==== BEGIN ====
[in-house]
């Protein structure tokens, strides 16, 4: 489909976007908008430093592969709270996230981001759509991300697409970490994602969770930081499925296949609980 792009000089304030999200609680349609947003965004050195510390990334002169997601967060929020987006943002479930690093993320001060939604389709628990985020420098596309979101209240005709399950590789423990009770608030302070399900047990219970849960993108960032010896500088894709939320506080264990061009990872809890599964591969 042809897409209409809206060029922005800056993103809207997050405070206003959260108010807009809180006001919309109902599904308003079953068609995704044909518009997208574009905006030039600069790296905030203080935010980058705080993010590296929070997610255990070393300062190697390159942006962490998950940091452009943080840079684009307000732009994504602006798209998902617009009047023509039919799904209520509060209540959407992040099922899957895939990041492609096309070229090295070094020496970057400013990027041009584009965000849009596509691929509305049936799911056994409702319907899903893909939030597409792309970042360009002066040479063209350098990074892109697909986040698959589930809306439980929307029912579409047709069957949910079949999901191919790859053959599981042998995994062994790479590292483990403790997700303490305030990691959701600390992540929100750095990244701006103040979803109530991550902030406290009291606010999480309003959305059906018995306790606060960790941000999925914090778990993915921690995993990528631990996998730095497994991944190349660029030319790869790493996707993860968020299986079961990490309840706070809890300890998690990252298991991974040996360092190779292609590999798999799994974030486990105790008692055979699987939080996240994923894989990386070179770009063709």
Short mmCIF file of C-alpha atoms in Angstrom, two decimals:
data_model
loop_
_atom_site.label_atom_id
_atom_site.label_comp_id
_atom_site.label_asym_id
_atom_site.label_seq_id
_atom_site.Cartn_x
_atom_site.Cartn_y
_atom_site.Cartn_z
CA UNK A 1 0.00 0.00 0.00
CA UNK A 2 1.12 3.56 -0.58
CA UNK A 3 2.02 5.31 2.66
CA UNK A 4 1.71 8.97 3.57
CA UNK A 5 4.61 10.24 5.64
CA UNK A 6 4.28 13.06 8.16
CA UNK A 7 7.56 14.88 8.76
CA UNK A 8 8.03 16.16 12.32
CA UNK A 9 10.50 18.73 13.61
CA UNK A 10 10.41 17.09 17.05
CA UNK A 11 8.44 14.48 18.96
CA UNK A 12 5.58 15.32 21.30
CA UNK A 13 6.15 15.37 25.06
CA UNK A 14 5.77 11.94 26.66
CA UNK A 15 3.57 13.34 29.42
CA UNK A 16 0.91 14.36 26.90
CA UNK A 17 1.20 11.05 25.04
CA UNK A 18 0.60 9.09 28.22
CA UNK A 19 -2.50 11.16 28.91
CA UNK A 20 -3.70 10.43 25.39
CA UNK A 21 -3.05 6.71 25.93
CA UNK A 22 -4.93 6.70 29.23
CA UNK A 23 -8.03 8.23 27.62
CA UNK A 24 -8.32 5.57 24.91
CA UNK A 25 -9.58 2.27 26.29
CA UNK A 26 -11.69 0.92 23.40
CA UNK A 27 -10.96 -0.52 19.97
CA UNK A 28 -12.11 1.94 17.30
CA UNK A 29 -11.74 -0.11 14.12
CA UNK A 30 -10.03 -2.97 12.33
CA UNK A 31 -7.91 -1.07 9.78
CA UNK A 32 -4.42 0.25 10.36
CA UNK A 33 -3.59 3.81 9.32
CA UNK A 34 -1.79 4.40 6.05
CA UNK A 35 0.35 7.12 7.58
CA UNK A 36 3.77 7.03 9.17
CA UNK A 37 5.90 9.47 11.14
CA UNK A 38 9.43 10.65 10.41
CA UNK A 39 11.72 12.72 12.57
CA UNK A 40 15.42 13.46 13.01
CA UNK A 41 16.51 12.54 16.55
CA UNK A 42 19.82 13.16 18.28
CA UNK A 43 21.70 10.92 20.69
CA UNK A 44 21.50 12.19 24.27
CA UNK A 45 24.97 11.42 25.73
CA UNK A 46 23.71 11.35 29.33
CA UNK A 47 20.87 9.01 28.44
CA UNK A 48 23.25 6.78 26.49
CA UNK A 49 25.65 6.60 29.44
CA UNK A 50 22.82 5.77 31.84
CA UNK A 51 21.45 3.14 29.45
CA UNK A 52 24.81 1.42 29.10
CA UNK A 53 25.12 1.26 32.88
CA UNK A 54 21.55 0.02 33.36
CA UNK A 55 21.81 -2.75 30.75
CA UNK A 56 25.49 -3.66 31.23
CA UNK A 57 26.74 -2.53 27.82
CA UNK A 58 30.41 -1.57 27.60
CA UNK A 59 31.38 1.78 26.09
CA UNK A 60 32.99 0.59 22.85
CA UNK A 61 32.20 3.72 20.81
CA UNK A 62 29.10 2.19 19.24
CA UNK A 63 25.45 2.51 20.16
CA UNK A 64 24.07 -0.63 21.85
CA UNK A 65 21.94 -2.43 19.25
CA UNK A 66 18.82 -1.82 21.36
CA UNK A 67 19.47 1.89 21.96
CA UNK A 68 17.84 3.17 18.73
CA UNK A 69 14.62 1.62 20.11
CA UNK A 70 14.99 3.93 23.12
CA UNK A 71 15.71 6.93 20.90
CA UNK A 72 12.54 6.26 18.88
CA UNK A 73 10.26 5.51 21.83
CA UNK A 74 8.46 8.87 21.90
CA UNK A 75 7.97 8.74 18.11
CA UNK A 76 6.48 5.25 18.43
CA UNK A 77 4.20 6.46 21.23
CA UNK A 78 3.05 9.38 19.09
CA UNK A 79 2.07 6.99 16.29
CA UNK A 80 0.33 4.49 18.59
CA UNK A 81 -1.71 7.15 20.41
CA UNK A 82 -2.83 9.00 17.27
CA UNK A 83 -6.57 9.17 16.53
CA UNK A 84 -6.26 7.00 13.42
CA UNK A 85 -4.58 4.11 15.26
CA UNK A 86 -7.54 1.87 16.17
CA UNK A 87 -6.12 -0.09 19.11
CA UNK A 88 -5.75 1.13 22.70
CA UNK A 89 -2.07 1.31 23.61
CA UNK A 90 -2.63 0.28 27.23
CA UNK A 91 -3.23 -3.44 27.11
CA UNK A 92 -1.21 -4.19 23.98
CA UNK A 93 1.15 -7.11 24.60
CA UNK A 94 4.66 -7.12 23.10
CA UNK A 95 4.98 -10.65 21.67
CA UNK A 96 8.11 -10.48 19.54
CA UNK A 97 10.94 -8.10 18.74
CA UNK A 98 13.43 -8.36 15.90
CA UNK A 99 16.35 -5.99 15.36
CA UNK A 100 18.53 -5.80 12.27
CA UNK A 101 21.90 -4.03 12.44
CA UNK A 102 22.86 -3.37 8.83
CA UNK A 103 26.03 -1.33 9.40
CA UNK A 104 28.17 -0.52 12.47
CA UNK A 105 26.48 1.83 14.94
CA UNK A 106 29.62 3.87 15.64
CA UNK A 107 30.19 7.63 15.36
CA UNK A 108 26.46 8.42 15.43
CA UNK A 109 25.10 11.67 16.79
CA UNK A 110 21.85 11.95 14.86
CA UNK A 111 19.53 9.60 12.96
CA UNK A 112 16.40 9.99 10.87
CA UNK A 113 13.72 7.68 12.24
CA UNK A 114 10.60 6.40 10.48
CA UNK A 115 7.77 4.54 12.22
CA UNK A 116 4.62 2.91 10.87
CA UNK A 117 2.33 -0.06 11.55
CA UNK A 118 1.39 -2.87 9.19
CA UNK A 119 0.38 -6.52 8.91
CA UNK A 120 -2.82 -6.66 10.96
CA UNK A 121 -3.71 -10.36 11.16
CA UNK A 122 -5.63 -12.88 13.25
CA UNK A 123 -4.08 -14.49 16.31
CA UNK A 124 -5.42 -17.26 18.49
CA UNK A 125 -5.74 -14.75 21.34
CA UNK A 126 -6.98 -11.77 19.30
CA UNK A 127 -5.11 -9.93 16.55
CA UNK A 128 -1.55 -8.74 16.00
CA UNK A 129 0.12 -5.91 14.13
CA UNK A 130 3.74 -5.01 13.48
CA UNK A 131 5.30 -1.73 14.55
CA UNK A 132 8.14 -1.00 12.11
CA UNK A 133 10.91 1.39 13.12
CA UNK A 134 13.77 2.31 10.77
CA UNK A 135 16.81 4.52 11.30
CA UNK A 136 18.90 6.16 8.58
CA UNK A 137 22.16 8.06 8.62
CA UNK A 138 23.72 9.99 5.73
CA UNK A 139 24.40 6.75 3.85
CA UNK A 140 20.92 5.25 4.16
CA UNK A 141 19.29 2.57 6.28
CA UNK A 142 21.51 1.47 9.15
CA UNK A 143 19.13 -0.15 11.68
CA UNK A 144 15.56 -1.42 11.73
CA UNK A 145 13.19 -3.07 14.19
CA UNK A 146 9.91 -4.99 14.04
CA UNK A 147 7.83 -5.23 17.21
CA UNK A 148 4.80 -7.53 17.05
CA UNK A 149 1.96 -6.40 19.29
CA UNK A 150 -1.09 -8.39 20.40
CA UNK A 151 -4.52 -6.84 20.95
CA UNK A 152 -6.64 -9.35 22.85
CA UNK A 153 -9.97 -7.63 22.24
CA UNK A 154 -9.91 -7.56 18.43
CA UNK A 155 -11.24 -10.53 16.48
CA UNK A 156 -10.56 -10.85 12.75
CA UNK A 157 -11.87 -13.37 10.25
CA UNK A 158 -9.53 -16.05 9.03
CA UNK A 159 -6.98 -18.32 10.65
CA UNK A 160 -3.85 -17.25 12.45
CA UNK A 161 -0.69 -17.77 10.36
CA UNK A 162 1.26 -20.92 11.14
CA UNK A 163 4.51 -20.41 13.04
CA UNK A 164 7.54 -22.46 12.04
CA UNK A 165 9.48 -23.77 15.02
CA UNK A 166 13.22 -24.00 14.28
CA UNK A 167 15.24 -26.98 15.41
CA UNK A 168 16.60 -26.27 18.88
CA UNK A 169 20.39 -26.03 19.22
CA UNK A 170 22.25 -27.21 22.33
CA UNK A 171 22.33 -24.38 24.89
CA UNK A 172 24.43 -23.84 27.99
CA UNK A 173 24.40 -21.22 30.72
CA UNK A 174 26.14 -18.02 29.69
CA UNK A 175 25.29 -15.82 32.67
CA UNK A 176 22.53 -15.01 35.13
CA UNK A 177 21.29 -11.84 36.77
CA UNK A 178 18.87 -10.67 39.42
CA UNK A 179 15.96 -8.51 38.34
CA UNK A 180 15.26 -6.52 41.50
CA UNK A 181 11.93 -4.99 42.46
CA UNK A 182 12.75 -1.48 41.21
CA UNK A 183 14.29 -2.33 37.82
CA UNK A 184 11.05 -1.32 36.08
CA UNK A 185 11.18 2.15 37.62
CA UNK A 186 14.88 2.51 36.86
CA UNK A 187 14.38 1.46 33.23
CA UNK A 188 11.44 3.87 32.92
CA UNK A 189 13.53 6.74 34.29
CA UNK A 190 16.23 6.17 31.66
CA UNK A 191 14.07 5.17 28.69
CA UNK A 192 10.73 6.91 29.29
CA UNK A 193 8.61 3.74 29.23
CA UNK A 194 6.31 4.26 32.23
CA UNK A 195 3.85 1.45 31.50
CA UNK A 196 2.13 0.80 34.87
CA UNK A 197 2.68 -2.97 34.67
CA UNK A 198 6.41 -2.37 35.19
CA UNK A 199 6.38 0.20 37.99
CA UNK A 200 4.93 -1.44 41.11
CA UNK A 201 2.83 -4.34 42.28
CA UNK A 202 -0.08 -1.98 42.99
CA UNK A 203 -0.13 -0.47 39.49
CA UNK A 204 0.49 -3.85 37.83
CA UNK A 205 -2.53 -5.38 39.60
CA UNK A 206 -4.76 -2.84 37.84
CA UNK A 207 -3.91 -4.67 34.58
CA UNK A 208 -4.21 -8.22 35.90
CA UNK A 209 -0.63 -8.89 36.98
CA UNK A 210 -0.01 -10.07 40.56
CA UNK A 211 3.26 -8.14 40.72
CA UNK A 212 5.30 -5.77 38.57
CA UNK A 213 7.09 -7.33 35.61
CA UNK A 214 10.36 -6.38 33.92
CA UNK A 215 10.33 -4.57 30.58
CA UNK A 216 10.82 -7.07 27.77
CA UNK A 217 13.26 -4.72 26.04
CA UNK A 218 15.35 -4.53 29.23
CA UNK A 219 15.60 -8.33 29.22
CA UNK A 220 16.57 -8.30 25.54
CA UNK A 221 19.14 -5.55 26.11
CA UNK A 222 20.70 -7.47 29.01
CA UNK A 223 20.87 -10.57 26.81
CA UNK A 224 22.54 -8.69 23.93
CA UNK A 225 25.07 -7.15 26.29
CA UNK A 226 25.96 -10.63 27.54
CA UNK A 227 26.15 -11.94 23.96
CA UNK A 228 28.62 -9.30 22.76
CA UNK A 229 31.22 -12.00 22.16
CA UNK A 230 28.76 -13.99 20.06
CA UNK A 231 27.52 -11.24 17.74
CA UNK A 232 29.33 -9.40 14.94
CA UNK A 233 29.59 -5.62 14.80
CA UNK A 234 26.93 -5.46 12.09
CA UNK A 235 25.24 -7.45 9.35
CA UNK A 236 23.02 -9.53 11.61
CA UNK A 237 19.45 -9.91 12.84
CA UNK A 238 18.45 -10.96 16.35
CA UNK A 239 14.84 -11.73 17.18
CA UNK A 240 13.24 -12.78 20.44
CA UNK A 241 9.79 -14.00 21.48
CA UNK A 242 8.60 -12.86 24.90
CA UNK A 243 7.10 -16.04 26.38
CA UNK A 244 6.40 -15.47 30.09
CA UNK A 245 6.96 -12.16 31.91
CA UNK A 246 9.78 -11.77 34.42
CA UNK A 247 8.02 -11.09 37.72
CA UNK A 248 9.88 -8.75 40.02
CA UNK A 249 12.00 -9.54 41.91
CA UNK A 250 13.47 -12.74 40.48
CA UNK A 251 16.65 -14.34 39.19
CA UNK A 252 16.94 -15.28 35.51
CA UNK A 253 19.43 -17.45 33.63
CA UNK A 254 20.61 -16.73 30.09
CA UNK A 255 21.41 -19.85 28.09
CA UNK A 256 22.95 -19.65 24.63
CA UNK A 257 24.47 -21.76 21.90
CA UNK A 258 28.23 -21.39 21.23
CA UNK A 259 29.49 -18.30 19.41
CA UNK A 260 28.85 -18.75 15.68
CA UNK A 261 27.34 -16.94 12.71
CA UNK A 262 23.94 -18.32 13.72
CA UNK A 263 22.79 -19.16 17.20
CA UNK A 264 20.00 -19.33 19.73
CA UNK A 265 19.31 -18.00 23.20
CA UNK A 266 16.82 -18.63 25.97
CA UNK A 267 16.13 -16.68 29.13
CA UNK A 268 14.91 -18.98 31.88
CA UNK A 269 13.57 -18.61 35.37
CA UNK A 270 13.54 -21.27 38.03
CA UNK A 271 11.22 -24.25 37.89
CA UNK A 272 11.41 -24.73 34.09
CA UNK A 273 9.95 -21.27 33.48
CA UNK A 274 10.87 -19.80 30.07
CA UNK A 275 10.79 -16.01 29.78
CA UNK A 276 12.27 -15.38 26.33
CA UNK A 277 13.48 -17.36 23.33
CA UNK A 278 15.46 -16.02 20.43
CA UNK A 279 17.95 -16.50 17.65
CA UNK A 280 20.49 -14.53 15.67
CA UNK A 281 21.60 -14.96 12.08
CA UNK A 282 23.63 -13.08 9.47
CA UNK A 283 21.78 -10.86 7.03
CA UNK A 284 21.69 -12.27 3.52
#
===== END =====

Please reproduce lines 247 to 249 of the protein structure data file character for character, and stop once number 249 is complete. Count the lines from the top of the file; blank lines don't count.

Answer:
CA UNK A 235 25.24 -7.45 9.35
CA UNK A 236 23.02 -9.53 11.61
CA UNK A 237 19.45 -9.91 12.84